8 Interesting and Little-Known Facts about Cuba
Cuba is known for its beautiful classic cars, world-famous revolutionaries and remarkable cigars, but there are many other things that make this Caribbean island such a fascinating place.
Here are 8 interesting and little-known facts about Cuba:
1. Christmas was banned for 30 years
When Fidel Castro’s communist government came to power in 1959, Cuba was declared an atheist state. In 1969, Castro abolished Christmas as an official (paid) holiday, the reason being that it had a negative impact on the country’s production of sugar. Cuba’s 30-year ban on Christmas came to an end in 1997, after Pope John Paul II’s historic visit to the country. The period when Christmas was banned is locally referred to as Las Navidades Silenciadas (The Silent Christmases). To this day, Christmas is a normal working day.
2. Cuba has one of the highest literacy rates in the world
Cuba has a literacy rate of 99.8%, one of the highest in the world. Following the Cuban Revolution, Castro’s government launched the Cuban Literacy Campaign with the aim of abolishing illiteracy and making school accessible to everyone, especially people from marginalised backgrounds. Education became mandatory from ages 6 -15, and private schools and universities were nationalised. Literate Cubans, some as young as 16 years old, were sent to rural areas to teach adults and children how to read and write. This successful literacy campaign lasted from 1 January to late December 1961.
3. Dominoes is a national Cuban past-time
Men playing dominoes in the street is a common sight in most Cuban neighbourhoods. Dominoes is a popular Cuban past-time and social activity. The players normally sit around tables in the street and play dominoes for hours. Some neighbourhoods even have their own tournaments, with two pairs of players playing against each other. Playing dominoes is also an excuse to catch up with friends and talk about current affairs. It can be a noisy, animated activity with onlookers watching every move.
4. Burning Rag Dolls is a New Year’s Eve tradition
On New Year’s Eve, many Cubans burn life-sized rag dolls as a way of bidding farewell to the old year. This tradition was almost eradicated after the Cuban Revolution, but has recently become popular again. The dolls are called monigotes and Cubans typically gather in streets and squares to burn the effigies at the stroke of midnight. Another New Years tradition is to take an uncooked egg and rub it over your whole body, paying particular attention to the soles of your feet and your head, then smash it whilst making a wish for the year ahead. The egg absorbs anything negative in your life and this ritual is to purify you for the year ahead.
5. Cuba is home to the smallest bird in the world
Cuba is home to over 25 endemic bird species, including the bee hummingbird, which is the smallest bird in the world. This tiny bird grows to 6 cm in length and has vivid, irridescent colours – in fact, you are likely to mistake it for an insect. One of the best places to spot the bee hummingbird is Alexander Humboldt National Park, a large tropical forest near Baracoa in eastern Cuba.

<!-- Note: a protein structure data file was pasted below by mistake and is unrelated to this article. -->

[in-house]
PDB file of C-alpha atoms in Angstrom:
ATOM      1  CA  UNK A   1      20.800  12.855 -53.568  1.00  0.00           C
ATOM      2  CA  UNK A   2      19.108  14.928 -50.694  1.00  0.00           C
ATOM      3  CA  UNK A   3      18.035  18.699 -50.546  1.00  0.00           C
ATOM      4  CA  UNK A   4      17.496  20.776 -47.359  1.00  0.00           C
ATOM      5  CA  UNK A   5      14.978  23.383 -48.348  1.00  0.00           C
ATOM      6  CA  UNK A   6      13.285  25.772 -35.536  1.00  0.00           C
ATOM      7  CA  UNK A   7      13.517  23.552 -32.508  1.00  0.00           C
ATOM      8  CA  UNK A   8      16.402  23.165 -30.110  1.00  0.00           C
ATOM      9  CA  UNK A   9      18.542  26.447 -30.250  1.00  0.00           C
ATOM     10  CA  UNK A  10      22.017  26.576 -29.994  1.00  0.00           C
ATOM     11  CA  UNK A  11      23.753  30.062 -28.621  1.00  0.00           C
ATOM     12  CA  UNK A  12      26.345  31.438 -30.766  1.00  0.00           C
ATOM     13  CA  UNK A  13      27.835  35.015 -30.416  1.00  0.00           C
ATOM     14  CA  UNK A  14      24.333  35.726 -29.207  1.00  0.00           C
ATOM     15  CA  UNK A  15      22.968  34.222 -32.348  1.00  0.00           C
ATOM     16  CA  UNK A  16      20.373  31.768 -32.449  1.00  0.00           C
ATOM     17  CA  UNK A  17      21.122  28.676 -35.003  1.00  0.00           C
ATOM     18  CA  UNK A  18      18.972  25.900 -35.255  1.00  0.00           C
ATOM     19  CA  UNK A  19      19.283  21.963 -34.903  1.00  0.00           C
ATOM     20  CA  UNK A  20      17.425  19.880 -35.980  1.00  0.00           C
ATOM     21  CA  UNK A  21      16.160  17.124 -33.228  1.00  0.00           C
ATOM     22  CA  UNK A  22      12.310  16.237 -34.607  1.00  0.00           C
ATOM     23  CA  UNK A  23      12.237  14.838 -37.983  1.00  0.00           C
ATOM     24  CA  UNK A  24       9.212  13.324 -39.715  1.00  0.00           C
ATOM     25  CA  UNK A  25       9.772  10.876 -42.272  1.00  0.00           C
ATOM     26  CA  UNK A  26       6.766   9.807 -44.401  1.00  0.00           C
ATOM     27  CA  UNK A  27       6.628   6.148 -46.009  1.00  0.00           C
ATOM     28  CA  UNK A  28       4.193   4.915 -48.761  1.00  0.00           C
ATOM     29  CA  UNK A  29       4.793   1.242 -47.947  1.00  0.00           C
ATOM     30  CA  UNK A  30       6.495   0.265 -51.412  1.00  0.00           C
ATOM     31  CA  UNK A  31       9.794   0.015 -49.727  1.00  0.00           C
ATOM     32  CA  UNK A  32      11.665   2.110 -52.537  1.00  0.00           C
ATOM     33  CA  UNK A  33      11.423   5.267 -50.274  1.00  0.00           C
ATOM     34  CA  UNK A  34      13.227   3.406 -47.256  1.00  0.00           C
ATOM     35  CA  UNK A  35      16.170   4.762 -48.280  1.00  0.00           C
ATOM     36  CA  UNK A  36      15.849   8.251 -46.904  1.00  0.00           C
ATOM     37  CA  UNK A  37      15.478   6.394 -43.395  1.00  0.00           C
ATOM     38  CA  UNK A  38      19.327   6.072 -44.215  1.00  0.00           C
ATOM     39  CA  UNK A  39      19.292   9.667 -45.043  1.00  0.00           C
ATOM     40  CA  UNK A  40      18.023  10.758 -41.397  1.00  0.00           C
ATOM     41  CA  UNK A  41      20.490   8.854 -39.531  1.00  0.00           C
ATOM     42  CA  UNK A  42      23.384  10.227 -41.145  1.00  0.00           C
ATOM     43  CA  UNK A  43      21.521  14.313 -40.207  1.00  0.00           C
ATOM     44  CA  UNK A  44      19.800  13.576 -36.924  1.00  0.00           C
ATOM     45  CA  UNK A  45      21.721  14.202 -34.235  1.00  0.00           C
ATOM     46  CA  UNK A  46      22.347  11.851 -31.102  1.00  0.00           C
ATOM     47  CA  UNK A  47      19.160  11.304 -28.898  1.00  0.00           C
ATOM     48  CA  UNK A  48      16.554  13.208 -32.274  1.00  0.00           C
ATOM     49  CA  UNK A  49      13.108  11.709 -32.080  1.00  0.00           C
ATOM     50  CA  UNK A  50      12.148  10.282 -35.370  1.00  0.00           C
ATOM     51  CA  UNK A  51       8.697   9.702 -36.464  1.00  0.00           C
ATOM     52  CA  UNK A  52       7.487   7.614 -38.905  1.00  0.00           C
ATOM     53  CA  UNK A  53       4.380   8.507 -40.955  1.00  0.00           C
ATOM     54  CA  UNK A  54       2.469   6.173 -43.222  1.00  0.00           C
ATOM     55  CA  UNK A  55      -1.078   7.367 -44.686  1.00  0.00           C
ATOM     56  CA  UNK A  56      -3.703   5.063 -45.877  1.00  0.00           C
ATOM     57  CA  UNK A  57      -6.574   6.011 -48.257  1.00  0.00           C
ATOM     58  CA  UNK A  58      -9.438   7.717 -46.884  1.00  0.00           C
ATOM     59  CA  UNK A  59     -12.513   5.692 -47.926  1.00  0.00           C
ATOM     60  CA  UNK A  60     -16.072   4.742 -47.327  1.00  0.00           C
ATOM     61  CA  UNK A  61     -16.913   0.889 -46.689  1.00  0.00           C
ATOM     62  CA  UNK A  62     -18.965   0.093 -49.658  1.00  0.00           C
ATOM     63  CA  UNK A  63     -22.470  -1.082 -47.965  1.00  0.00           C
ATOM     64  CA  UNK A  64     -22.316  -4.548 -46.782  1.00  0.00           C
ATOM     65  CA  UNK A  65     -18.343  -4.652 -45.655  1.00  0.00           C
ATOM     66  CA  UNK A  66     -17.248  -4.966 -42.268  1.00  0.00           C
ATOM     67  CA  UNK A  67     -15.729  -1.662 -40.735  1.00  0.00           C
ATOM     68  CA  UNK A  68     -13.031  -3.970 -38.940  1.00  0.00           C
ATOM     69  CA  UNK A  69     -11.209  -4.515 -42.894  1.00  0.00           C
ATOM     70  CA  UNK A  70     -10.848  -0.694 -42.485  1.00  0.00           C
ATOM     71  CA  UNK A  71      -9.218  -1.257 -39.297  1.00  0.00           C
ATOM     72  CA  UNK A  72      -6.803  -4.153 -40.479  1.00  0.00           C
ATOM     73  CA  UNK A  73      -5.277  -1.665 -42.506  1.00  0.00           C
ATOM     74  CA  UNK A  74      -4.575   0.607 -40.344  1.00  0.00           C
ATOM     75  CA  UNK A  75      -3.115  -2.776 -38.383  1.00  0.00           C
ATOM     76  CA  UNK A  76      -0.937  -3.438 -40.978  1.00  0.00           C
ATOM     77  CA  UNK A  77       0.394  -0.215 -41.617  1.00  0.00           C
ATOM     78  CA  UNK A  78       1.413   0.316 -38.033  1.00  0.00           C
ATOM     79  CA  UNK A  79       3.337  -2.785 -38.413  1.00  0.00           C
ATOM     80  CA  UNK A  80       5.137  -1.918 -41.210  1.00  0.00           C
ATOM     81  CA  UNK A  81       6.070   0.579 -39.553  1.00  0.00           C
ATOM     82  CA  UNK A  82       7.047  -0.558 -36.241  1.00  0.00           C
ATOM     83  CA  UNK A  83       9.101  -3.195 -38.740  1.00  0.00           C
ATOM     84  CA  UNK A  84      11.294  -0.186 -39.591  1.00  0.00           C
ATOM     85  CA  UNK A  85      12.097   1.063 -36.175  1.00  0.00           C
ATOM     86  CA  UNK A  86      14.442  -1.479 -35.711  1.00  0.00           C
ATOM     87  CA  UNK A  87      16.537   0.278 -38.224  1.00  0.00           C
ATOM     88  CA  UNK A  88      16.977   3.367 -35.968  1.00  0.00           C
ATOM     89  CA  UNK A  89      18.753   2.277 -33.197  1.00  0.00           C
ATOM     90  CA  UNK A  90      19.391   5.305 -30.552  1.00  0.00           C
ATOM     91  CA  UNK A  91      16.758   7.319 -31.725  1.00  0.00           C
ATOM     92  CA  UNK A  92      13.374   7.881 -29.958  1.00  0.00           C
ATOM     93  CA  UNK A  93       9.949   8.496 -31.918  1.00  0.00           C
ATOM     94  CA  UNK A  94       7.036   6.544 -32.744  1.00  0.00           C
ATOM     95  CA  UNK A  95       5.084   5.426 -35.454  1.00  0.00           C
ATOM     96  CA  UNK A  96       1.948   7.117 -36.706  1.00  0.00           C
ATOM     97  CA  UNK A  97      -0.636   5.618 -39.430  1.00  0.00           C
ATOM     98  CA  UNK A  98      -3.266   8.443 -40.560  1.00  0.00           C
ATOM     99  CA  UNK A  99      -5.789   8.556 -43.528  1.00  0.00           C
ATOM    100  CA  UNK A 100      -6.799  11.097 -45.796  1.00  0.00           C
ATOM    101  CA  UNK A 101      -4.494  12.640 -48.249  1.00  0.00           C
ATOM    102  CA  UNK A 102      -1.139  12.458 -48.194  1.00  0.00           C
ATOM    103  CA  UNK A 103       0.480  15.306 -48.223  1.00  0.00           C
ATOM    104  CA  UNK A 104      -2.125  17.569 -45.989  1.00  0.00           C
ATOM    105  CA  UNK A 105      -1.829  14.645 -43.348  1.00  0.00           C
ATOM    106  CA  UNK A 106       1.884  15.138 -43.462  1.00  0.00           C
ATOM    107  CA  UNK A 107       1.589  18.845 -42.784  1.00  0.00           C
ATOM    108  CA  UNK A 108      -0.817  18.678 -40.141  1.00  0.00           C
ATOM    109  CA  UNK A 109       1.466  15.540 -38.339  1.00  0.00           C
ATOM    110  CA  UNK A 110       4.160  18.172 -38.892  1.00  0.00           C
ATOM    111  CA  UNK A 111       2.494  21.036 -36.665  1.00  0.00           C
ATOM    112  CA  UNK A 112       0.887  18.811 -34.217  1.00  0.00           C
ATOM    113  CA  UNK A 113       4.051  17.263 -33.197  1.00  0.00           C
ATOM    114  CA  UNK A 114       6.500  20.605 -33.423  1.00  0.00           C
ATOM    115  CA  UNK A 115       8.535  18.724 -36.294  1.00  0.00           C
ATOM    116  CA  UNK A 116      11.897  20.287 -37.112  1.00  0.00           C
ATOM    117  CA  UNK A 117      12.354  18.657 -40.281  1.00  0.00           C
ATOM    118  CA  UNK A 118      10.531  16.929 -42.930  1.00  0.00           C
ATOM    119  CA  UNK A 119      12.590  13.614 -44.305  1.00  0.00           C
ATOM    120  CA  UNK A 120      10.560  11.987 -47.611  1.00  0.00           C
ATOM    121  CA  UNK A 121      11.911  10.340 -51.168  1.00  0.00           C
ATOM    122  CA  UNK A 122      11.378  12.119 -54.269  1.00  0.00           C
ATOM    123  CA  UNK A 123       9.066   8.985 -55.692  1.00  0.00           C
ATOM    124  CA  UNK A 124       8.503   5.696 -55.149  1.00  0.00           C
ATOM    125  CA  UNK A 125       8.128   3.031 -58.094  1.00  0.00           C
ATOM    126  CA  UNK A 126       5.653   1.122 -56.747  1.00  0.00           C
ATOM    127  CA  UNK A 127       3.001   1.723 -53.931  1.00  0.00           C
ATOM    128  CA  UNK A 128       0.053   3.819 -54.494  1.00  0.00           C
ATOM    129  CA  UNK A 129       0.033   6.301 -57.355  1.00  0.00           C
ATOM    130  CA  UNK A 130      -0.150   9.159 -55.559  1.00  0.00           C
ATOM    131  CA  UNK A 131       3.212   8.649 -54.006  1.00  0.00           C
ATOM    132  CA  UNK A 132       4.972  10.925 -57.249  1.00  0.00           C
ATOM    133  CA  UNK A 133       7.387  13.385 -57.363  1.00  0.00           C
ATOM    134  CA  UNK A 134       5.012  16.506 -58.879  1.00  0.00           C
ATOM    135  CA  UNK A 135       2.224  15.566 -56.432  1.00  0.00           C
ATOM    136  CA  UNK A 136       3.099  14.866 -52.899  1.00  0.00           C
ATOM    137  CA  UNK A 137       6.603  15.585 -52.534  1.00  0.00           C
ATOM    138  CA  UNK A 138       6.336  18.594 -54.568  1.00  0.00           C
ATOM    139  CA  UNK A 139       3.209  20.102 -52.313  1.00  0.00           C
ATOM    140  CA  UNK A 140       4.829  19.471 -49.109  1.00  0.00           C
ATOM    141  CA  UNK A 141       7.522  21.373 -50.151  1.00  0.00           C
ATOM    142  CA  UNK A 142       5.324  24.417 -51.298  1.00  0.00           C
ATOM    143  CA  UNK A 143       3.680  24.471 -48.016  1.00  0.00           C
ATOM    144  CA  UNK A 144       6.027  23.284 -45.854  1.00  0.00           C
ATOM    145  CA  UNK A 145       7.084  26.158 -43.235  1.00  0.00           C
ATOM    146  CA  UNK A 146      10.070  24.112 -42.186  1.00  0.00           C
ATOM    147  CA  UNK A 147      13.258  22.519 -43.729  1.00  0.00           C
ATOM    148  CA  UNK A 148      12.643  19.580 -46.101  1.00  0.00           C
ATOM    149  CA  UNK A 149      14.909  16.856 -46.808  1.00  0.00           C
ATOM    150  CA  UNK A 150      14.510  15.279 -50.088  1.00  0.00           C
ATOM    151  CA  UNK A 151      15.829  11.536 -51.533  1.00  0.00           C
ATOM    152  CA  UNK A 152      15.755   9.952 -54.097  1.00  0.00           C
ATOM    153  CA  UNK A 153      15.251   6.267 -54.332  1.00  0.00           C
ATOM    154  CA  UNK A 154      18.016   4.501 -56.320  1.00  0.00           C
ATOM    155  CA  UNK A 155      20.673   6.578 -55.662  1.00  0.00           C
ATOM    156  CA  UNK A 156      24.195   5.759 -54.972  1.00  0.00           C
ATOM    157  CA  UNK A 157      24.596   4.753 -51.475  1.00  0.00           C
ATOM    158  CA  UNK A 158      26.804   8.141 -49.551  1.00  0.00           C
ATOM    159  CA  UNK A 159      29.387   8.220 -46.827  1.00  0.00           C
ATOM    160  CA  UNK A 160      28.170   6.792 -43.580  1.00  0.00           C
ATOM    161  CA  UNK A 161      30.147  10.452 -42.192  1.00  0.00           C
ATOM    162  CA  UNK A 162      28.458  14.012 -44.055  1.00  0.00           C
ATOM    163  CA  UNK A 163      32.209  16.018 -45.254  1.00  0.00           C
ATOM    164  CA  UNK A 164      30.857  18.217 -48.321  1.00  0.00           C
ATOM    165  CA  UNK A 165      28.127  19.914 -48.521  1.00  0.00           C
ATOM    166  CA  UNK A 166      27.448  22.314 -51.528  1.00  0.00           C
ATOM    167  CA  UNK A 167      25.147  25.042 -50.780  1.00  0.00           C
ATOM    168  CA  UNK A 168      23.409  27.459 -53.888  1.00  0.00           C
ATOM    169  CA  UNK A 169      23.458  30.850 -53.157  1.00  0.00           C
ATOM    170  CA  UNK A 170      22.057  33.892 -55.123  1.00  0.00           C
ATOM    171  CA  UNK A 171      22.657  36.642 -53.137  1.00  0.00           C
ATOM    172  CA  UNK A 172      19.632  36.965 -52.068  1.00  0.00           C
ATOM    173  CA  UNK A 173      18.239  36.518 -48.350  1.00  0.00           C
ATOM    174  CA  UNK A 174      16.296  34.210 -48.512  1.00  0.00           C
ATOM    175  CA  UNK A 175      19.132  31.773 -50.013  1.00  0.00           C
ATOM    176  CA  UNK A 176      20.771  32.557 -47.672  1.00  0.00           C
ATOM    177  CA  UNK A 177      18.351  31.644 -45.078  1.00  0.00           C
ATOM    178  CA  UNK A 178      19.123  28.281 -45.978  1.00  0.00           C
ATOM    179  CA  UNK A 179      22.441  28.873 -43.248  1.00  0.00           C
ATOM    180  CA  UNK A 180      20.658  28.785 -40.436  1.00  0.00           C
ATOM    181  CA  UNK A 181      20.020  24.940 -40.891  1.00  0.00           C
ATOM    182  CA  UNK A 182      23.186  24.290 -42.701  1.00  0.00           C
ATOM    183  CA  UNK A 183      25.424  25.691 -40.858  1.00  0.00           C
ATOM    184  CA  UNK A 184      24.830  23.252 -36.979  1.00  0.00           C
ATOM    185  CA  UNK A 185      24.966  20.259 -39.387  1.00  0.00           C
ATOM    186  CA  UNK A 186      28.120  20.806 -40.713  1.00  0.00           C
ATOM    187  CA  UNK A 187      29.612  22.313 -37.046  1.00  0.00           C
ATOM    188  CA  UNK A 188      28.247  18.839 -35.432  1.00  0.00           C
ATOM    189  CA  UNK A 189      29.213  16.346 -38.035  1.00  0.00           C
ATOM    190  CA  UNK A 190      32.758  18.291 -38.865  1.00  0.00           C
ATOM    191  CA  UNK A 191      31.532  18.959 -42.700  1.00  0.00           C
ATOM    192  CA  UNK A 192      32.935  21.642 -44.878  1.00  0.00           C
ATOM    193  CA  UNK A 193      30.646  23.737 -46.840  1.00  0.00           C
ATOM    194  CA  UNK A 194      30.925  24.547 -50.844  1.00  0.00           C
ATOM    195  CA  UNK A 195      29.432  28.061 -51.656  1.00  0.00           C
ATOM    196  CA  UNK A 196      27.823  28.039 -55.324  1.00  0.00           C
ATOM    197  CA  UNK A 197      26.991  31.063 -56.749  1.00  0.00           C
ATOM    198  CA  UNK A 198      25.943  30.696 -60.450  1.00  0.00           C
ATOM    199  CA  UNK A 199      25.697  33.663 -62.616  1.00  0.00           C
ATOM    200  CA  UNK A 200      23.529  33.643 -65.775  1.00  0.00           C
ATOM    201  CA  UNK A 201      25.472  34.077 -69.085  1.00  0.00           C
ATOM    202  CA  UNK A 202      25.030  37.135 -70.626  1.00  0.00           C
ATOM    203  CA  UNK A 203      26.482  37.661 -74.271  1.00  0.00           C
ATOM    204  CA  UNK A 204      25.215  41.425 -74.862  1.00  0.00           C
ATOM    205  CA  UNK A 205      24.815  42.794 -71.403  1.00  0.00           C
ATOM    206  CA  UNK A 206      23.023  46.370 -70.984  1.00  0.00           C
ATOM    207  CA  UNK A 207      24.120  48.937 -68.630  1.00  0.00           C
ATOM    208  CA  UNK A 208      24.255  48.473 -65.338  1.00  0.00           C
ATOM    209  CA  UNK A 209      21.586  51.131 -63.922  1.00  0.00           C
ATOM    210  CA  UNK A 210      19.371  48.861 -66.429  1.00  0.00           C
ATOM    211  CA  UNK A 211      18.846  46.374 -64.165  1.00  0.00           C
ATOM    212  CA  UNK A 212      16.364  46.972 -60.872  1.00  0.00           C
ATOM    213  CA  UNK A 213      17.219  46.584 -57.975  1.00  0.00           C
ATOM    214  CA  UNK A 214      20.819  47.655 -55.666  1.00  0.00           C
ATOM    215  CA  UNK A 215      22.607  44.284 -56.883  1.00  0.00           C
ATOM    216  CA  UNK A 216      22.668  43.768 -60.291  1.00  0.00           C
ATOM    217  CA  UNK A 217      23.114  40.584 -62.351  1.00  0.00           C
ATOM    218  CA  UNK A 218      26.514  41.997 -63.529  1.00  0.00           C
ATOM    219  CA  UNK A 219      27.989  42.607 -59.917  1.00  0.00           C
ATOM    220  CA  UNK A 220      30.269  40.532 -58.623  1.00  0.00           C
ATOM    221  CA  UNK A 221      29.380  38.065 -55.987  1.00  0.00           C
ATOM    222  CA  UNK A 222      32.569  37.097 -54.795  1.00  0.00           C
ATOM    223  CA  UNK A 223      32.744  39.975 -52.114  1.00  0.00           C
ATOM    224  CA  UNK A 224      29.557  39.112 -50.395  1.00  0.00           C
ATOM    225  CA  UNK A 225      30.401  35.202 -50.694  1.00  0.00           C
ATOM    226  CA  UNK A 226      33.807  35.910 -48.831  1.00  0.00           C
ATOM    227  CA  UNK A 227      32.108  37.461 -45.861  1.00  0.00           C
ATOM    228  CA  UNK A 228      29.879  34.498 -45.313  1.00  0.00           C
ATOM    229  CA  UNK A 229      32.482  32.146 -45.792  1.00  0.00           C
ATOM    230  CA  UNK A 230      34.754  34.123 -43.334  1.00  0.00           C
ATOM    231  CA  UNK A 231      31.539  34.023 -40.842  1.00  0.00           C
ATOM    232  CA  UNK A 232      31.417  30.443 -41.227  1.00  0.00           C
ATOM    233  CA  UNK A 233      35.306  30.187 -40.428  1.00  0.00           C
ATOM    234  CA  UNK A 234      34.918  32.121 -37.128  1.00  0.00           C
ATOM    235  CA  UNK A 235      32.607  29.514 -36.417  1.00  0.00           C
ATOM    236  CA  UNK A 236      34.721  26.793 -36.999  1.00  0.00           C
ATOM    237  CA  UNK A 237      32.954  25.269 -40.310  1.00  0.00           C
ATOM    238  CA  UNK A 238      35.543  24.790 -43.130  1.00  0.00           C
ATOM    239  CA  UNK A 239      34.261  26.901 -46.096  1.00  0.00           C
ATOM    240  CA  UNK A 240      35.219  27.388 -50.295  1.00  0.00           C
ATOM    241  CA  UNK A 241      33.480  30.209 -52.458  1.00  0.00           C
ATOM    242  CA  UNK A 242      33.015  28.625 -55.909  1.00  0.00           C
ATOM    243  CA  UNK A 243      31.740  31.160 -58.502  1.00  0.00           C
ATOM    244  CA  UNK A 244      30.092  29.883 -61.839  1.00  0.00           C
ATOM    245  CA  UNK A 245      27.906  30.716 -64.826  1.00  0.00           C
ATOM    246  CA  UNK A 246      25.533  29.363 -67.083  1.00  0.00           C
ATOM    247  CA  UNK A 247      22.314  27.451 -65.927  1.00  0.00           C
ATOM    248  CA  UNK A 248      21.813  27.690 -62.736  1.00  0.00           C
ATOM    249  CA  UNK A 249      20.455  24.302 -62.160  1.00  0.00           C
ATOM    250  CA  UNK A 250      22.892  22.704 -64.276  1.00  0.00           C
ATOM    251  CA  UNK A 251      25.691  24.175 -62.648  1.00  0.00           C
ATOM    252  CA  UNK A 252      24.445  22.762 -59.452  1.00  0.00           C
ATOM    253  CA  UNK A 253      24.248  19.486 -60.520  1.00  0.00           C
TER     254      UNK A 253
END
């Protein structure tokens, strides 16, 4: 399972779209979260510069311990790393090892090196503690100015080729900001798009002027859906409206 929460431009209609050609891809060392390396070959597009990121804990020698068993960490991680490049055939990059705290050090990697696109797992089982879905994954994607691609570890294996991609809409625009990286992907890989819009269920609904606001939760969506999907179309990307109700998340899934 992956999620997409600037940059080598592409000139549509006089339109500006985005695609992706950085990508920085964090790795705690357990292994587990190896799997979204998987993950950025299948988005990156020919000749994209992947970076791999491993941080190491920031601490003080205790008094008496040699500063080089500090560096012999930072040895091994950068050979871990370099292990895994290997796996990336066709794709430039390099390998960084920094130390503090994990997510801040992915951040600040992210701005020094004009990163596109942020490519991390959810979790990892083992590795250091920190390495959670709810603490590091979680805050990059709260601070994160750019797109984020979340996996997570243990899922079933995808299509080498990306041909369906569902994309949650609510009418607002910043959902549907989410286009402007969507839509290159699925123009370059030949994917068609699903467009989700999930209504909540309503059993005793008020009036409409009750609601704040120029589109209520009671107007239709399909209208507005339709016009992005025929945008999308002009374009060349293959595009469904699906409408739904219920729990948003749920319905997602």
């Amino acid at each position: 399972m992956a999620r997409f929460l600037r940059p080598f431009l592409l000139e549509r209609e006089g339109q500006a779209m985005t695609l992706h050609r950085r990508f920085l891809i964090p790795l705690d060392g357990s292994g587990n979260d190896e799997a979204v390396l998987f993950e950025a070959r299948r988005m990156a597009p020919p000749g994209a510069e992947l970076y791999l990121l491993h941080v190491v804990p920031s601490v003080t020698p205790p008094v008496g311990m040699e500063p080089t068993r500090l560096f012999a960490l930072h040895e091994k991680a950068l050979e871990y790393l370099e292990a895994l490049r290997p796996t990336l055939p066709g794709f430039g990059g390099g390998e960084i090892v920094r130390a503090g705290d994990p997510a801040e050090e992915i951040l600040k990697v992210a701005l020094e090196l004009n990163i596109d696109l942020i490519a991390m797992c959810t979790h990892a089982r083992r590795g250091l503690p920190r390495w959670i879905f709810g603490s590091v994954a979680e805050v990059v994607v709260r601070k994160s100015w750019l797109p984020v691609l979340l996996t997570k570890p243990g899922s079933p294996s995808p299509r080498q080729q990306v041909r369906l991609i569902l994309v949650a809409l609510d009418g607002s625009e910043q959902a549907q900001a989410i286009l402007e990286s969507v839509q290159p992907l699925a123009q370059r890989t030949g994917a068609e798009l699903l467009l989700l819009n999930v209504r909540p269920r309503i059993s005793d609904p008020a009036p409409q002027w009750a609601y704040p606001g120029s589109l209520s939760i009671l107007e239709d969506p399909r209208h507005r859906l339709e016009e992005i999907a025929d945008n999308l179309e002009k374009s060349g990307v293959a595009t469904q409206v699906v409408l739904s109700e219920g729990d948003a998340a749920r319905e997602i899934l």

6. Hitch-hiking is a common way of travelling
One thing you’ll notice while travelling through Cuba is the large number of local hitch-hikers on main roads. The vast majority of Cubans do not own a car. While the transport system has improved in recent years, buses are normally overcrowded and infrequent, thus many Cubans resort to hitch-hiking to get to their destination. Government vehicles are legally obliged to pick up hitch-hikers.
7. Santeria is the second most popular religion after Catholicism
During the colonial era, thousands of African slaves were shipped to the Caribbean to work on plantations. Many aspects of Cuban culture contain African influences, including music and religion. One of the main elements of Afro-Cuban culture is Santeria: a religion that developed among Cubans with West African heritage. Santeria features a mix of religious elements of the Yoruba people (an African tribe) with Roman Catholicism (which was introduced to Cuba by the Spanish conquistadors). Santeria rituals and ceremonies are held in temples known as casas de santos (houses of saints) and are led by priests and priestesses.
8. Cuba’s main music genre is Son
While salsa is famous the world over, the most popular music genre in Cuba is Son Cubano. Like many other Cuban music genres, Son Cubano contains Spanish and African musical influences. It emerged in eastern Cuba in the late 19th century and was popularised by the Cuban band Buena Vista Social Club. Son Cubano remains a widely played genre, especially in the music venues of Santiago de Cuba. What makes Son Cubano stand out from other Cuban music genres is its interesting mix of instruments, including bongos, trumpets, claves and the tres guitar, which is unique to son music. The songs tend to be about the everyday life of people, and sometimes son singers (known as soneros) improvise when performing.
At Caledonia Worldwide, we help you explore the little-known side of Cuba with tailor-made itineraries and cultural trips, including dance and music holidays. Check out our list of themed holidays in Cuba, or send us an email on email@example.com for more information.